As Criminal Probe Advances, Prosecutors Focus On What Boeing Told The FAA
More details about the federal criminal investigation into the FAA’s certification process for the Boeing 737 MAX 8 leaked Friday night, appearing in the Wall Street Journal – a news organization that has consistently lead coverage of the investigation, alongside the New York Times and Seattle Times.
Per the latest report, prosecutors are focusing on whether Boeing withheld crucial information from regulators – regulators who, as the NYT reported earlier this month, had delegated much of the approval process to internal units of the Boeing Company.
Here’s more from WSJ on the criminal probe, which began late last year after a 737 owned by Indonesia’s Lion Air suddenly plunged into the Java Sea a few minutes after takeoff. The probe has only intensified since Ethiopia Airlines flight ET302 crashed under similarly mysterious circumstances just six minutes after takeoff. In the intervening weeks, questions about the plane’s new anti-stall system, known as MCAS, which was unique to the 737 Max, having been added to compensate for changes in the plane’s design.
Additionally, Boeing has also faced scrutiny over “optional” safety features that some say could have prevented the crashes.
Federal investigators are looking into whether Boeing provided incomplete or misleading information about the 737 MAX aircraft to U.S. air-safety regulators and customers, people familiar with the matter said.
The focus on disclosures to regulators, which hasn’t been previously reported, is part of a broader investigation into how the jetliner was developed and certified, some of these people said.
The criminal investigation, which is in early stages, began last year, weeks after a 737 MAX operated by Lion Air crashed in Indonesia on Oct. 29, according to one of these people. The same model plane, flown by Ethiopian Airlines, crashed less than five months later.
Agents with the Federal Bureau of Investigation and the Transportation Department’s inspector general’s office are working in tandem under the direction of federal prosecutors, the people familiar with the matter said. The agents involved are from offices in Seattle, Chicago and elsewhere, these people added. Boeing is based in Chicago but manufactures the 737 MAX at its facility in Renton, Wash., near Seattle.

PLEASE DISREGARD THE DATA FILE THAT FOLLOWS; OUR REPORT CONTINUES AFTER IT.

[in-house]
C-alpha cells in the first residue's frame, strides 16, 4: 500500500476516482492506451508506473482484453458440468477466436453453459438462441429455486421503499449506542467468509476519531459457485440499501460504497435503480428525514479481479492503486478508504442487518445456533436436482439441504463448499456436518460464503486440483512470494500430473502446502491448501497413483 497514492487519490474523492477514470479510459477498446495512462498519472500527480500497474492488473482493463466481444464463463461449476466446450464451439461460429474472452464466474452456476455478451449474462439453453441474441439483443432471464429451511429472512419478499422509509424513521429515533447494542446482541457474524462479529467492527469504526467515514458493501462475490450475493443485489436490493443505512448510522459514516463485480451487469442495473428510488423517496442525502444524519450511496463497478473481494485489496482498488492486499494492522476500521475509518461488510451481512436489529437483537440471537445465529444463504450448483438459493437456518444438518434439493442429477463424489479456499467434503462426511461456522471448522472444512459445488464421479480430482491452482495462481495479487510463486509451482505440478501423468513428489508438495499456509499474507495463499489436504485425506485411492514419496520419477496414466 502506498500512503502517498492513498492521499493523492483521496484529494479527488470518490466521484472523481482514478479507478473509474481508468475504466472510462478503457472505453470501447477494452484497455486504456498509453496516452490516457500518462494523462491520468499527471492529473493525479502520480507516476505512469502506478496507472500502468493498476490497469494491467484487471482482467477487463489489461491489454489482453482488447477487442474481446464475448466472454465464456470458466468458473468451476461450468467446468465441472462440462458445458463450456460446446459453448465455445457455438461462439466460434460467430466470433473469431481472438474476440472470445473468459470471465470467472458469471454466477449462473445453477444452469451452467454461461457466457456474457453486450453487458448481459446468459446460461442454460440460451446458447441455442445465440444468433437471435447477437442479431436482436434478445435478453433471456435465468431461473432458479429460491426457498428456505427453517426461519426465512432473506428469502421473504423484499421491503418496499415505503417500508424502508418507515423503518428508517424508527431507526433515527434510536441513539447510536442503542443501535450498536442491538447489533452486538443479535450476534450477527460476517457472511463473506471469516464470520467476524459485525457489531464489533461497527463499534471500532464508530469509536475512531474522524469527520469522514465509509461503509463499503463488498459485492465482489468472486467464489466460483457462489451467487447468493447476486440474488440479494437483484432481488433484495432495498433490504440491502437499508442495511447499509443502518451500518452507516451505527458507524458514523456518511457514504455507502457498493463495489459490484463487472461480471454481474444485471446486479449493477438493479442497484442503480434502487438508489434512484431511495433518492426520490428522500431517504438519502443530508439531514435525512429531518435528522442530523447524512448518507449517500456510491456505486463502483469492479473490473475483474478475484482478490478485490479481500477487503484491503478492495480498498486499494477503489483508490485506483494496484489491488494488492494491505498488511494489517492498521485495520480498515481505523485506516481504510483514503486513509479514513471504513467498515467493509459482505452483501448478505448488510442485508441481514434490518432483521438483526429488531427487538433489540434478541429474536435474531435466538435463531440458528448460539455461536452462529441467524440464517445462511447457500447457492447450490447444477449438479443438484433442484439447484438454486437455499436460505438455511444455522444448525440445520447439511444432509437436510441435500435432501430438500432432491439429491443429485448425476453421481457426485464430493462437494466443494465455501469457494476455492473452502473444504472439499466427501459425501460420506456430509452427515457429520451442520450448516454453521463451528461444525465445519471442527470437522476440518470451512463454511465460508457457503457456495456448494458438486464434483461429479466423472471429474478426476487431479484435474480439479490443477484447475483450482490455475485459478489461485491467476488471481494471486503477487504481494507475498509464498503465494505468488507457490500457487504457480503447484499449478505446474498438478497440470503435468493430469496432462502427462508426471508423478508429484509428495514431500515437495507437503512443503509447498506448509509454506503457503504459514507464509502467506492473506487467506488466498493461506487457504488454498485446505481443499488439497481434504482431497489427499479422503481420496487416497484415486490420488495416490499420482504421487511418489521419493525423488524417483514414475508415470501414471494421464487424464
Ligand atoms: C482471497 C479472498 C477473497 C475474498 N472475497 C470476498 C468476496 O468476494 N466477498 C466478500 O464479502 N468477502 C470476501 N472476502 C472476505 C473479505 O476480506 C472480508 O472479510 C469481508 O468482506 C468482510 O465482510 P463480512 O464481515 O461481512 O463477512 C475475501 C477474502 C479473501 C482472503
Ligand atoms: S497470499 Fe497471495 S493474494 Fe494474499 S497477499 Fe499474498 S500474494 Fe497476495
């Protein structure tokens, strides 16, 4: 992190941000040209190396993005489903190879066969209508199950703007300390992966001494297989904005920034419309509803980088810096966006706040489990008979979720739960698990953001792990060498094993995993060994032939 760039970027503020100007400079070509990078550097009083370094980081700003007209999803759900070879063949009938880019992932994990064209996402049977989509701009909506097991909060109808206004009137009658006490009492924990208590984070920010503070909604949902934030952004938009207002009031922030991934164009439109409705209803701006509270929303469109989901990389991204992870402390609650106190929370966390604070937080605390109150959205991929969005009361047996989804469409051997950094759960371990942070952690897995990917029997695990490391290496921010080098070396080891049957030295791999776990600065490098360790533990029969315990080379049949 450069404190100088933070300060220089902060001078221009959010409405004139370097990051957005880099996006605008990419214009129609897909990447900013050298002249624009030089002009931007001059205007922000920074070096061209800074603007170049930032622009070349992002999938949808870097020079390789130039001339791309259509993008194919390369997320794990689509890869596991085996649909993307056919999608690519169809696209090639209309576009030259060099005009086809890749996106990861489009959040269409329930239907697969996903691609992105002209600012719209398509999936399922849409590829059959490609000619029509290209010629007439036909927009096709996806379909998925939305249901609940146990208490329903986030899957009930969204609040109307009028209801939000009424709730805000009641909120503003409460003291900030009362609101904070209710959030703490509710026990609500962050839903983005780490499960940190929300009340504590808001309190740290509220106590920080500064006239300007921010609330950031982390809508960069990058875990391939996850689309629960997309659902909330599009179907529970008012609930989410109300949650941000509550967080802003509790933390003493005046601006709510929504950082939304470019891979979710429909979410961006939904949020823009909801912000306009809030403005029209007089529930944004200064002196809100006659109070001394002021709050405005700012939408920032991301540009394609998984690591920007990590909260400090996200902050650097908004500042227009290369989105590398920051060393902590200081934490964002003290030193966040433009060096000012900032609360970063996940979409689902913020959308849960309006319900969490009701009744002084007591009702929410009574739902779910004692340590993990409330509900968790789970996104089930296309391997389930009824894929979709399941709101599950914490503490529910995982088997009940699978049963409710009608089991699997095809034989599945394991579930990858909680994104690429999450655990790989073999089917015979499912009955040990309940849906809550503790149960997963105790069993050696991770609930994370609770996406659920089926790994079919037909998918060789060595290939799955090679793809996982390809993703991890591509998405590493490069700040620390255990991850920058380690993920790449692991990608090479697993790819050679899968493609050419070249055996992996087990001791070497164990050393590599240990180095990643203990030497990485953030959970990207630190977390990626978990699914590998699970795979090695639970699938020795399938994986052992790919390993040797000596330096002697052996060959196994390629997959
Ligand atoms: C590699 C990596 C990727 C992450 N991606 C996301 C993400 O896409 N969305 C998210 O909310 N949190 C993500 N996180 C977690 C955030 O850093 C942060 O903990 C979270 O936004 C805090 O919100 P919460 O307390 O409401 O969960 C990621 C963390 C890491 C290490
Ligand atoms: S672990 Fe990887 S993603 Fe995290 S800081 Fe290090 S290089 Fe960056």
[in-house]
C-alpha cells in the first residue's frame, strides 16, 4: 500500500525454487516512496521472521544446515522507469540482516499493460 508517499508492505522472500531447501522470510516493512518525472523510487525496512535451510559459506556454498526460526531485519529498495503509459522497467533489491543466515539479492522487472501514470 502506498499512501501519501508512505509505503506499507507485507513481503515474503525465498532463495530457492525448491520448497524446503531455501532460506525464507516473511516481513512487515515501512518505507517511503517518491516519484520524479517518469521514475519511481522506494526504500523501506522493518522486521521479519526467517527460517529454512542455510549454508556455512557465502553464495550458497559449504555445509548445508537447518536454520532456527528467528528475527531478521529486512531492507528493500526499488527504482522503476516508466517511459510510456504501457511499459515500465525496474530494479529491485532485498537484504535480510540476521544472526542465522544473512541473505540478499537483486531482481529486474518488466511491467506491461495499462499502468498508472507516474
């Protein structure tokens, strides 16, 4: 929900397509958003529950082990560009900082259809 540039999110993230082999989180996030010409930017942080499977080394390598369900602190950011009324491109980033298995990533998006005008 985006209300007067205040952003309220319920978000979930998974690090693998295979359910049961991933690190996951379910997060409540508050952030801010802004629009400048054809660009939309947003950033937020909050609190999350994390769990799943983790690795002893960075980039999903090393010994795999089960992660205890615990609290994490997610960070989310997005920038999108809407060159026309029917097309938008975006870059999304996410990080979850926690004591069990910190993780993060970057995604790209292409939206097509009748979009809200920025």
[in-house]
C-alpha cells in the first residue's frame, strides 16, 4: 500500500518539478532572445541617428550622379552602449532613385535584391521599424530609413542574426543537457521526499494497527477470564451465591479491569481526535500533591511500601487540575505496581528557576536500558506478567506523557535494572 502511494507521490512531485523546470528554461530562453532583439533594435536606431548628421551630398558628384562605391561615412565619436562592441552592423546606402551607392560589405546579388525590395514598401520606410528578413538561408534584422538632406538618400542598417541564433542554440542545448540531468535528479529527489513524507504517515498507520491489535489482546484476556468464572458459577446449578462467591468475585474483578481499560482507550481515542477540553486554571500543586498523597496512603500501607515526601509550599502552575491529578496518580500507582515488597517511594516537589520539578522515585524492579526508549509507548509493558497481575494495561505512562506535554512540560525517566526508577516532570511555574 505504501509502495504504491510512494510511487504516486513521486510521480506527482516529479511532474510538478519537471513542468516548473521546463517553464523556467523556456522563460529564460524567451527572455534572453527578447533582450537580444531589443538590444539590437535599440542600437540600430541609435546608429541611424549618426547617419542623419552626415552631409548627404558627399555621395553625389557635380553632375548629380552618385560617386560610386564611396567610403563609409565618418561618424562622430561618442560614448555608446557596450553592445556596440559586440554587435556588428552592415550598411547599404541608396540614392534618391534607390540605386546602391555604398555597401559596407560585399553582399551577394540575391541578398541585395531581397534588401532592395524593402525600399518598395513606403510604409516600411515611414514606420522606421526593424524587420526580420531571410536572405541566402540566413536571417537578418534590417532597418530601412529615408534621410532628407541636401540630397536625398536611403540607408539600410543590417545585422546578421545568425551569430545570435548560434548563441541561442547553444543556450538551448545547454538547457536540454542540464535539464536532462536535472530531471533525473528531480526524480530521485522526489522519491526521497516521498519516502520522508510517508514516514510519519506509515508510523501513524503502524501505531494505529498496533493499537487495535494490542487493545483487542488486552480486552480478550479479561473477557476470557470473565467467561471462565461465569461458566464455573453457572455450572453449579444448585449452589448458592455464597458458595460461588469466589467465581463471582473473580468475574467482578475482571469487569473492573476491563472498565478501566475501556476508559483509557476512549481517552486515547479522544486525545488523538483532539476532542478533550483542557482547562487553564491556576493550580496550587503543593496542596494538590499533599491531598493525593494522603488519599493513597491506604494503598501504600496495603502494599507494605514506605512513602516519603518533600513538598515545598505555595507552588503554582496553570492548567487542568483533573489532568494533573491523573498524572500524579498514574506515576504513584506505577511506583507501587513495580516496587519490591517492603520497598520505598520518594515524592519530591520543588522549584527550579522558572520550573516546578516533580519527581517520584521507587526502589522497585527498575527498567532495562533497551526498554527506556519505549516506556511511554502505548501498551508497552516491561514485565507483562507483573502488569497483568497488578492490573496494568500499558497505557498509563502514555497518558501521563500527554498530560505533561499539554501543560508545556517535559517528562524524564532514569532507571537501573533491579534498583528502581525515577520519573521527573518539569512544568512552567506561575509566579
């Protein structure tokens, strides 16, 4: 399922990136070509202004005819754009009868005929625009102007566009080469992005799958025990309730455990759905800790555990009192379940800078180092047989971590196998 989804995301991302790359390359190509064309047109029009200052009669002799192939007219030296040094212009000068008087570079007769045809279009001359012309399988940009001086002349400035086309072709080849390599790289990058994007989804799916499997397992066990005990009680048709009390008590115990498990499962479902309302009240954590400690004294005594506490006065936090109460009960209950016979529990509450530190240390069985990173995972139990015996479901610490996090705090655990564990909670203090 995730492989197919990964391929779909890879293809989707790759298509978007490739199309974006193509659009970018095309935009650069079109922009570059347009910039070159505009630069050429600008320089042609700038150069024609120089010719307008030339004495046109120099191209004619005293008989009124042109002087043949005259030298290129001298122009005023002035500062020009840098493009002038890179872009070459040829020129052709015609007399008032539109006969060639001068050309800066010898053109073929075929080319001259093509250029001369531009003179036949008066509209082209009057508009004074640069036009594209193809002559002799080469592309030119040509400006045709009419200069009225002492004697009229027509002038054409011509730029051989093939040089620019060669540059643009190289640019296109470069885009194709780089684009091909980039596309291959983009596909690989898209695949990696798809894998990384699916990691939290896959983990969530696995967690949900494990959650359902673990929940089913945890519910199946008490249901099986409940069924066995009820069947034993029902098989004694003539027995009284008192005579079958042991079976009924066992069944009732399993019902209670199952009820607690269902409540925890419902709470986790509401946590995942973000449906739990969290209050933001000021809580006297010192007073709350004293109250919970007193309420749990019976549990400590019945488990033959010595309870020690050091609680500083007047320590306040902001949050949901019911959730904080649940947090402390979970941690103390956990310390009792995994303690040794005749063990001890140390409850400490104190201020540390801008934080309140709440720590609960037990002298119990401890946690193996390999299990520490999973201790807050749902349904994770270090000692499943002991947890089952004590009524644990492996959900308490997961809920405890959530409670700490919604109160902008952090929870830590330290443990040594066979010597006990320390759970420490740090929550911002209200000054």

Boeing hasn’t been accused of wrongdoing.
“The 737 MAX was certified in accordance with the identical FAA requirements and processes that have governed certification of all previous new airplanes and derivatives,” Boeing said.
Though the pressure on Boeing’s shares has abated, Garuda Indonesia, the country’s national airline, helped revive anxieties about the financial fallout from the string of crashes by cancelling a $5 billion order for 50 737 MAX jets, Reuters reported on Friday (and we noted here), becoming the first airline to cancel.
If others follow suit, some $600 billion in Boeing 737 MAX orders could be at risk. Of course, this could all depend on what investigators find, and, more importantly, what they choose to leak to the press.
Moreover, whatever they turn up, the fallout from the probe likely won’t be limited to Boeing. As one fund manager pointed in an essay published by Barron’s this week, it could have repercussions for the broader autonomous travel industry, which is still in its infancy. If investigators blame Boeing’s autonomous technology (the MCAS) for the crashes, it could have “a ripple effect” impacting consumer confidence in driverless cars, which have already struggled with safety mishaps of their own.